My next job was in fast food. I met and dated this little girl. She smoked and all her friends smoked. Soon I was smoking too. At least I was working on it. Starting smoking is not an easy thing to do. Breathing in a lung full of smoke while trying to look cool takes practice. While working at the grill flipping burgers I would take a break every thirty minutes or so, go to the bathroom and smoke as much of a cigarette as I could get down. I would wait until the dizziness subsided then go back to work. This process repeated itself for several days until I was proudly smoking a whole cigarette at a time. I was not getting a whole lot of work done in this period though, but as a teenager, I did have my priorities.

I ended up a smoking Respiratory Therapist. It is odd how many Respiratory Technicians smoke. Before they did away with smoking in our hospital the ceiling tiles in our department were yellow from nicotine stains. We would all come down from the floor from giving “Lungers” breathing treatments and light up. I have worked in the field over twenty years. If you think dying of cancer is bad, you haven’t seen anything. Take in a deep breath and hold it, now let out about half of it and hold it again. Without letting that volume of air out try talking for a few minutes. That is what living with Emphysema is like. I don’t want to get too graphic here and patient confidentiality keeps me from being very specific, but I have seen people coughing up sputum, working so hard to clear it they throw up. Then while still gasping and weak light up another cigarette and not have enough air to smoke it with.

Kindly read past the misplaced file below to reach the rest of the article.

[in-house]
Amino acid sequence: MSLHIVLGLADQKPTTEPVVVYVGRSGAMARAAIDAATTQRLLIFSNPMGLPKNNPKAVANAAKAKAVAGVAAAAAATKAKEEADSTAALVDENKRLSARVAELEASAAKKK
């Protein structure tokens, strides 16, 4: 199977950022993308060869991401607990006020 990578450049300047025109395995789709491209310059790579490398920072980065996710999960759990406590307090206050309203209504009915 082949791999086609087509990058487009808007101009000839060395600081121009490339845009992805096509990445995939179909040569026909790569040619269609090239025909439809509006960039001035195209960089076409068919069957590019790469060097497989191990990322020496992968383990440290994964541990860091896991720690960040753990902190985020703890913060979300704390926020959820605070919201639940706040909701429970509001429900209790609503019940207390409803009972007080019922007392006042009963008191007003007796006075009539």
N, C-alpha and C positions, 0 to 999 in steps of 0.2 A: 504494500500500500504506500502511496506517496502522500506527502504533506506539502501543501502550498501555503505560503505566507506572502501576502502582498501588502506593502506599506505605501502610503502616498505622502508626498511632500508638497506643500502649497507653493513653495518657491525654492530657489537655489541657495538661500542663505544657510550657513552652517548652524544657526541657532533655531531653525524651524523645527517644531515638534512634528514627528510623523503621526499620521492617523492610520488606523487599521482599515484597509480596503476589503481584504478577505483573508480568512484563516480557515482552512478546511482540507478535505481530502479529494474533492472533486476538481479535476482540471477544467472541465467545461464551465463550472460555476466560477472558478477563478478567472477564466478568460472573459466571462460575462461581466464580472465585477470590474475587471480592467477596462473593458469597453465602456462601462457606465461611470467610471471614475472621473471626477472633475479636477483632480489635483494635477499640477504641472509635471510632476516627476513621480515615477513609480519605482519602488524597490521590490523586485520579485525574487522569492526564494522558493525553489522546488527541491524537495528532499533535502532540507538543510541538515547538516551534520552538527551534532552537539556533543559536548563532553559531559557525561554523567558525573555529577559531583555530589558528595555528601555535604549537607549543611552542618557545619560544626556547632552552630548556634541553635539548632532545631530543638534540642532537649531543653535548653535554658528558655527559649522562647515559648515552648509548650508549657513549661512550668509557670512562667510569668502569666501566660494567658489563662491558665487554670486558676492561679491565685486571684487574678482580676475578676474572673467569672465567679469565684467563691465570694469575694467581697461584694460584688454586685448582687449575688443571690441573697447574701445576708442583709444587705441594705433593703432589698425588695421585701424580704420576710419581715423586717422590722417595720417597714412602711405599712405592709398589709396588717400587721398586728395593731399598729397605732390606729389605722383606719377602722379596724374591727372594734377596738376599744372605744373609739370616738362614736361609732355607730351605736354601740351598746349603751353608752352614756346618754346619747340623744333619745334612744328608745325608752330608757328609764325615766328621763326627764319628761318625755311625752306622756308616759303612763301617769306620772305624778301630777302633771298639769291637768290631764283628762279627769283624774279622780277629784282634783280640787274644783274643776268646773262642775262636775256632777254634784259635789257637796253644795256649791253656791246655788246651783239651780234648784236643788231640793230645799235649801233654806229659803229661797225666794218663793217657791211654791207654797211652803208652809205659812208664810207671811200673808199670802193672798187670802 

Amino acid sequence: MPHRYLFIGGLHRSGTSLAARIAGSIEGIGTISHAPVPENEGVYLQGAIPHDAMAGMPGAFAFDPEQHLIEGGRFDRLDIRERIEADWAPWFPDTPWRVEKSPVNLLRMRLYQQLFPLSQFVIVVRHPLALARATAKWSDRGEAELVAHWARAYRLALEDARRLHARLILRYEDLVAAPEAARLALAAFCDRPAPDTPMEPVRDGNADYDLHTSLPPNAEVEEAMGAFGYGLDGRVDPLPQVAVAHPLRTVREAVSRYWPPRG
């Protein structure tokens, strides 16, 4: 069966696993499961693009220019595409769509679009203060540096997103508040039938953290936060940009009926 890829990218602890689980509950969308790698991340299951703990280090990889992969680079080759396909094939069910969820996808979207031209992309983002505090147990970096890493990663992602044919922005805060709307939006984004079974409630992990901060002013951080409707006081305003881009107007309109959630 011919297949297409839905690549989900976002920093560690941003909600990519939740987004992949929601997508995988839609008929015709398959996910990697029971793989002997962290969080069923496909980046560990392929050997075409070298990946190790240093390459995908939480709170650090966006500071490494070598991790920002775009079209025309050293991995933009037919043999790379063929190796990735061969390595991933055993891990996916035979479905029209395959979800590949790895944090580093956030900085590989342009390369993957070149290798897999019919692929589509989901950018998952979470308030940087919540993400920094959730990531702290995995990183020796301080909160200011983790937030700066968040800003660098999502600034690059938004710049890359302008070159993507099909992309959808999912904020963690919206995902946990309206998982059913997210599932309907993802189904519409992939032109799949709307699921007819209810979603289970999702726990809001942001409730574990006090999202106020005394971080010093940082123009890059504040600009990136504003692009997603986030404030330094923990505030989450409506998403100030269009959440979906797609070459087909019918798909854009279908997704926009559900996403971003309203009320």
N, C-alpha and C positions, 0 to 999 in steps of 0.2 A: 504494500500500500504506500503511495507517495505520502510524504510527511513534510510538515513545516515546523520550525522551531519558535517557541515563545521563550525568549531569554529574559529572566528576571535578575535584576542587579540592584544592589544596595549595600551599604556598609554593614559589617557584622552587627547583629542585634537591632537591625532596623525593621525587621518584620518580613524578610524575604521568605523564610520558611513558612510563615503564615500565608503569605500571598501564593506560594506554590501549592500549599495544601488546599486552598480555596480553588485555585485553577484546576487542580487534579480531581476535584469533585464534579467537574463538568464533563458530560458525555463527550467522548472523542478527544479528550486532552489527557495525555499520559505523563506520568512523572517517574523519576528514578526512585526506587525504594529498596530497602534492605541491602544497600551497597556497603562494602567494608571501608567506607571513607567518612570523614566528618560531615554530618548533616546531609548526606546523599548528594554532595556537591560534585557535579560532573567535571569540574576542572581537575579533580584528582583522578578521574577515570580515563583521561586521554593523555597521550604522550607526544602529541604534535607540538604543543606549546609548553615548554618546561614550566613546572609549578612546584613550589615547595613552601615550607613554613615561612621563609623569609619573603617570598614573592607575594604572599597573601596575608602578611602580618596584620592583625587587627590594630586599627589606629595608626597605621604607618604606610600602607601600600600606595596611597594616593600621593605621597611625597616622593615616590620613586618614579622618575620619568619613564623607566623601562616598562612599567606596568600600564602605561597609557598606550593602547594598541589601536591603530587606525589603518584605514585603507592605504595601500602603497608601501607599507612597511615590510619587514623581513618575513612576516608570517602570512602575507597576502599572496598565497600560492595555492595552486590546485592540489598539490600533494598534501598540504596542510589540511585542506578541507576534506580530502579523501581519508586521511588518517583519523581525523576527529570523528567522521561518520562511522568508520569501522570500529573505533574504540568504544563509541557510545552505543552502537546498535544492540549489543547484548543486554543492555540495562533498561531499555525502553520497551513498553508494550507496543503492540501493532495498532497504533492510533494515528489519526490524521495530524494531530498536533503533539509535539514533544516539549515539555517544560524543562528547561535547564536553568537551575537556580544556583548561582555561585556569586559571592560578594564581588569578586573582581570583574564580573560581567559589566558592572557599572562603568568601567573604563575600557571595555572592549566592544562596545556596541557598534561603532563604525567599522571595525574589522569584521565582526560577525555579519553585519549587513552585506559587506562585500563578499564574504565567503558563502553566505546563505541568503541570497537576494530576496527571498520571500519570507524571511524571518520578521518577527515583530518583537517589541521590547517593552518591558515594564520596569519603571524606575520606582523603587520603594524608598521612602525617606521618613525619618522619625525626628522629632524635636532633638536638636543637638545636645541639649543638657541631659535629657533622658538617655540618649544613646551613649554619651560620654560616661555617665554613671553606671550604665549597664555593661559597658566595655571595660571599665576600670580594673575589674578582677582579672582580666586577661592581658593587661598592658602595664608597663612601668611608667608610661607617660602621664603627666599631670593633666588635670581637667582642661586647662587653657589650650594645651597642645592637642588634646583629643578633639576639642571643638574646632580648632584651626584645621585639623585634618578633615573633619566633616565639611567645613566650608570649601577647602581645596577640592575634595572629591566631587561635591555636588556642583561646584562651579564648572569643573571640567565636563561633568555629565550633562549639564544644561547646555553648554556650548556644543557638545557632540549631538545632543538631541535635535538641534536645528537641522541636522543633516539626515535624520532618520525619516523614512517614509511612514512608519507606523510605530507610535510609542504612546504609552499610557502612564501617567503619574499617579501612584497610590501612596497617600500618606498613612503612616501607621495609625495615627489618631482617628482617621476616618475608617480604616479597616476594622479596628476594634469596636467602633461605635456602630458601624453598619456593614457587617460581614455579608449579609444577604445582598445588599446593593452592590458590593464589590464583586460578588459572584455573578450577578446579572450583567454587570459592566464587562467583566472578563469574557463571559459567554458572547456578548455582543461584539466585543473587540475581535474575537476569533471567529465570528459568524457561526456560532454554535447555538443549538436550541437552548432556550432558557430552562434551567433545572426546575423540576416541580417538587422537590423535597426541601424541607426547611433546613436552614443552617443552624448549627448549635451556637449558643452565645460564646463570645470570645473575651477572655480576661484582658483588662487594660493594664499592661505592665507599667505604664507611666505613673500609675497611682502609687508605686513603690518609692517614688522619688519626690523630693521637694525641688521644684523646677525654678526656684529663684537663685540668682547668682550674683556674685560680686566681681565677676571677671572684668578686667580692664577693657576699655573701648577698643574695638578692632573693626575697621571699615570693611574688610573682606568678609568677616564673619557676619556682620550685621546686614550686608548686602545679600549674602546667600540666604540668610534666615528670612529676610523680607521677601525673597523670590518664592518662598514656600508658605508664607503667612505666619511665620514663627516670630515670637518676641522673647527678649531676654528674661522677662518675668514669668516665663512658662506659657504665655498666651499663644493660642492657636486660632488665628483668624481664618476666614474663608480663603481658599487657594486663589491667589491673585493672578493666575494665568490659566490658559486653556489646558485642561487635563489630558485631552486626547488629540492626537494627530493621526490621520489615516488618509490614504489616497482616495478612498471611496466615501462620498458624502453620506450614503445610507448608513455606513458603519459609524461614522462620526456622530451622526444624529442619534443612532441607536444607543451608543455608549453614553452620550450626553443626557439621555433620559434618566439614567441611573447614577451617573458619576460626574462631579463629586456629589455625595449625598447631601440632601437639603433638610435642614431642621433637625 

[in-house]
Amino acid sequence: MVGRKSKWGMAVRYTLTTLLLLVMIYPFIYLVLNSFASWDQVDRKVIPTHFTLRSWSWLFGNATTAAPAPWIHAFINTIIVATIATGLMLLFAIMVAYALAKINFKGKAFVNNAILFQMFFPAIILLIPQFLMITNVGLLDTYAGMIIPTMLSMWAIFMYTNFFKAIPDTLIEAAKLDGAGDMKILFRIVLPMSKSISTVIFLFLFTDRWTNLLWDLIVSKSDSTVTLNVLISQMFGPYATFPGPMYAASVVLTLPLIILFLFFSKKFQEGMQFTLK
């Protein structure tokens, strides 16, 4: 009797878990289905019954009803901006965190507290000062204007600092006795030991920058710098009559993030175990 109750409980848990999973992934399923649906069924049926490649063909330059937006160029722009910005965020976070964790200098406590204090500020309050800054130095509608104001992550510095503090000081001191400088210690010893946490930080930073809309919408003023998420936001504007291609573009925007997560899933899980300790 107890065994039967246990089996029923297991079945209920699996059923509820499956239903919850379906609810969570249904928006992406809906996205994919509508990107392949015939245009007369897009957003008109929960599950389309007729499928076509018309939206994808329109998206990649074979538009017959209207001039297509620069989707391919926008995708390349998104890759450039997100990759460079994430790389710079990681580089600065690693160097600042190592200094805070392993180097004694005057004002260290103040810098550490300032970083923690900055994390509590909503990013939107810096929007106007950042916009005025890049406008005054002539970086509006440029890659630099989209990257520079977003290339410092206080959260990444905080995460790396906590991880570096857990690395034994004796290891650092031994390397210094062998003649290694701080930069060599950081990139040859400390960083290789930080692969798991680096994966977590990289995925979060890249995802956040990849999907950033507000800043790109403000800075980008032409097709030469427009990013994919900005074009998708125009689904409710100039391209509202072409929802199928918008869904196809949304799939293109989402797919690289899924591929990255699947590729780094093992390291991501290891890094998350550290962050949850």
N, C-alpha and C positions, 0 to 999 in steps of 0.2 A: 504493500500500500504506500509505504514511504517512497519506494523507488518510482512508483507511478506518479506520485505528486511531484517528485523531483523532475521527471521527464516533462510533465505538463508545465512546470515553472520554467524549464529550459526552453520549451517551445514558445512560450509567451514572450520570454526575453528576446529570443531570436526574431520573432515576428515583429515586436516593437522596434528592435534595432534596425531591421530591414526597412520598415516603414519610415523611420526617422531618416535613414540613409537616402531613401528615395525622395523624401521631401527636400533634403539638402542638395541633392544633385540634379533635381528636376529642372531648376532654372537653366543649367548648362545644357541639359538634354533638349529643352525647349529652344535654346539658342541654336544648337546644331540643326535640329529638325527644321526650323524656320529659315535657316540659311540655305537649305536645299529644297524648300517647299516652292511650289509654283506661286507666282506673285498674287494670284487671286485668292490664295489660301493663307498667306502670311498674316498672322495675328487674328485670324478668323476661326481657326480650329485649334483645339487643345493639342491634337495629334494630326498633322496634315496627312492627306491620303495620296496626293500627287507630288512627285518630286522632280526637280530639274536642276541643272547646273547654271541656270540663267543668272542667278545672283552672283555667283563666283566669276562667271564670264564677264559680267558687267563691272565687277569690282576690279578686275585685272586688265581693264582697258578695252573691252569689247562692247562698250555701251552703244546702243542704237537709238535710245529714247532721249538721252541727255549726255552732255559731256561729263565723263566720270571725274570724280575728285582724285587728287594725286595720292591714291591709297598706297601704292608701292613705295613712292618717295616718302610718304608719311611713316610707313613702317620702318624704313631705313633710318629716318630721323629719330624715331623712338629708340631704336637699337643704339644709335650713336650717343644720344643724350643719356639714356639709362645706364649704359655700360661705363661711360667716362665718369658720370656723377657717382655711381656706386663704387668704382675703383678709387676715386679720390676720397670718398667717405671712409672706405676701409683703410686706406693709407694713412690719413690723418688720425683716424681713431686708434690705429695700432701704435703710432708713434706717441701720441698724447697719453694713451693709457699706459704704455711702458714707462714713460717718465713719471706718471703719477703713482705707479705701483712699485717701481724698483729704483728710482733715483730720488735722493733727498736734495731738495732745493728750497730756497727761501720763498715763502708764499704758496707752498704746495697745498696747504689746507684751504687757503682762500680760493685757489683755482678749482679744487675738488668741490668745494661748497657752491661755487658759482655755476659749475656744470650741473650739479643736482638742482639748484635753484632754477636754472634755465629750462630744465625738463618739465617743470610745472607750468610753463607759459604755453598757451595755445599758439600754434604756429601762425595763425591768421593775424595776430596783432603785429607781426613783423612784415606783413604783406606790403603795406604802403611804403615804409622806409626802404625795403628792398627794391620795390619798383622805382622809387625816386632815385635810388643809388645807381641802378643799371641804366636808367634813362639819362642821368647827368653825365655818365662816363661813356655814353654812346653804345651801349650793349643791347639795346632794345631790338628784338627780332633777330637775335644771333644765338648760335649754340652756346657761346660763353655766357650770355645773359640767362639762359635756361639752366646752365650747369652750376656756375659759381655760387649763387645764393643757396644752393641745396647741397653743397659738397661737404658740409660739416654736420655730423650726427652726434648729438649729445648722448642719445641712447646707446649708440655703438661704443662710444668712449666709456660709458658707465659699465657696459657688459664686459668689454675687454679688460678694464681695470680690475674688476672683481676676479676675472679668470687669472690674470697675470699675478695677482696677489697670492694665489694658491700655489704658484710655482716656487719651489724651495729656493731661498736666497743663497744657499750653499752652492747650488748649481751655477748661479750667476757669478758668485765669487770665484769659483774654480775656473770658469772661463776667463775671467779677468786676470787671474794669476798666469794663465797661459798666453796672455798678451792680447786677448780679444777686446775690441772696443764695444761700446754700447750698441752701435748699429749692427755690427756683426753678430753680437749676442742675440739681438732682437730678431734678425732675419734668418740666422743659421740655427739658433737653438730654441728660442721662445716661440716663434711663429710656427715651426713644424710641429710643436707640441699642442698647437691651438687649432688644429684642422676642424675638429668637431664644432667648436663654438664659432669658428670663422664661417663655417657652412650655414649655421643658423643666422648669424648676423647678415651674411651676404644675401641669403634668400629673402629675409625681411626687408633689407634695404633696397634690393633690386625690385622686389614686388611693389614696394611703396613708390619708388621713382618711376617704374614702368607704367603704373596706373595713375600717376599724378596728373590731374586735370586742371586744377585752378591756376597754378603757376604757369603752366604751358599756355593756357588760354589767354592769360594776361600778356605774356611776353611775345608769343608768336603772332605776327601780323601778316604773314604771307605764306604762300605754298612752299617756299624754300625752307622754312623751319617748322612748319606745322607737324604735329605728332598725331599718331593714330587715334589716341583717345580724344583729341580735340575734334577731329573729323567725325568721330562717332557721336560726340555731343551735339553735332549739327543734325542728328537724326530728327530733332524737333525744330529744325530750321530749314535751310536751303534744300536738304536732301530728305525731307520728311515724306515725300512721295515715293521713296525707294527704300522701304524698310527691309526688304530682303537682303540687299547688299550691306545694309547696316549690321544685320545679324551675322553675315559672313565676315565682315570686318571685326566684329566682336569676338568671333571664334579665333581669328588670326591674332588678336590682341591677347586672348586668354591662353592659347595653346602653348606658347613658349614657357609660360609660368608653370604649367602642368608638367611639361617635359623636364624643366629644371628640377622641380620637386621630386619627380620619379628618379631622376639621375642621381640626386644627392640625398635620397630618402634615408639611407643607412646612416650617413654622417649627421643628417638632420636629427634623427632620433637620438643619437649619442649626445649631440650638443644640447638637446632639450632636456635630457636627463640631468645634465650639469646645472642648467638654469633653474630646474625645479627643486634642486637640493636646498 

I smoked for thirteen years. Quitting was easy; it only took four years and a divorce. Actually, smoking had nothing to do with the divorce. The divorce made the smoking worse. Before that, I had tried tapering down and quitting. This rarely works; until you stop, you’re still smoking but you’re telling yourself you have really quit. I tried cold turkey, keeping a diary of how many days it had been since my last smoke. That actually lasted for over a year, but I could tell you to the minute when I had smoked my last cigarette. When your this preoccupied with something it still has control over you whether you admit it or not. Then the divorce came. I started smoking upwards of three packs a day for about a year. I did not need a lighter any more; I just kept lighting one off the other. Then I met Bev, she had Rachel and Jason and I knew I had found my home. I did not want the kids exposed to smoking and so I laid them down. Now it was not about me anymore. I loved my kids before they were even mine. The cigarette addiction was buried by love. I went from a three pack a day habit to nonsmoker in two weeks. Now, fifteen years later I can not even stand to be in the room with tobacco smoke. Sometimes I am a little too vocal about smoking, and I did not intend to get preachy here, but as a reformed smoker, I have been there. I know it is possible to quit, and as a Respiratory Therapist working in Tobacco Country I have seen many people’s lives destroyed by smoking. There are so many ways to quit now. There is no reason not to try.

Saturday, October 12, 2002

Where I've been

Big Mamma died. It was the most beautiful service I have ever seen. Family brought in her handmade quilts and sewing. Pictures were everywhere. The family tree on poster board going all the way back to Daniel Boone's brother. A tape was played of her singing childrens songs and telling stories. I saw family laughing and crying at the same time. At the gravesite, a grand-daughter recited the final stanza of a poem that Big had known since the fourth grade.

At the same time we found out my wife needed surgery. That happened a few days after the funeral. it's been a hard couple of weeks.At one point I tried working on the blog photo page with a new editor and trashed the whole site. I lost all the archive files and if it hadn't been for backing up the original site it would have been gone too.

The youngest is back from a trip to Disney World with his cousins. We had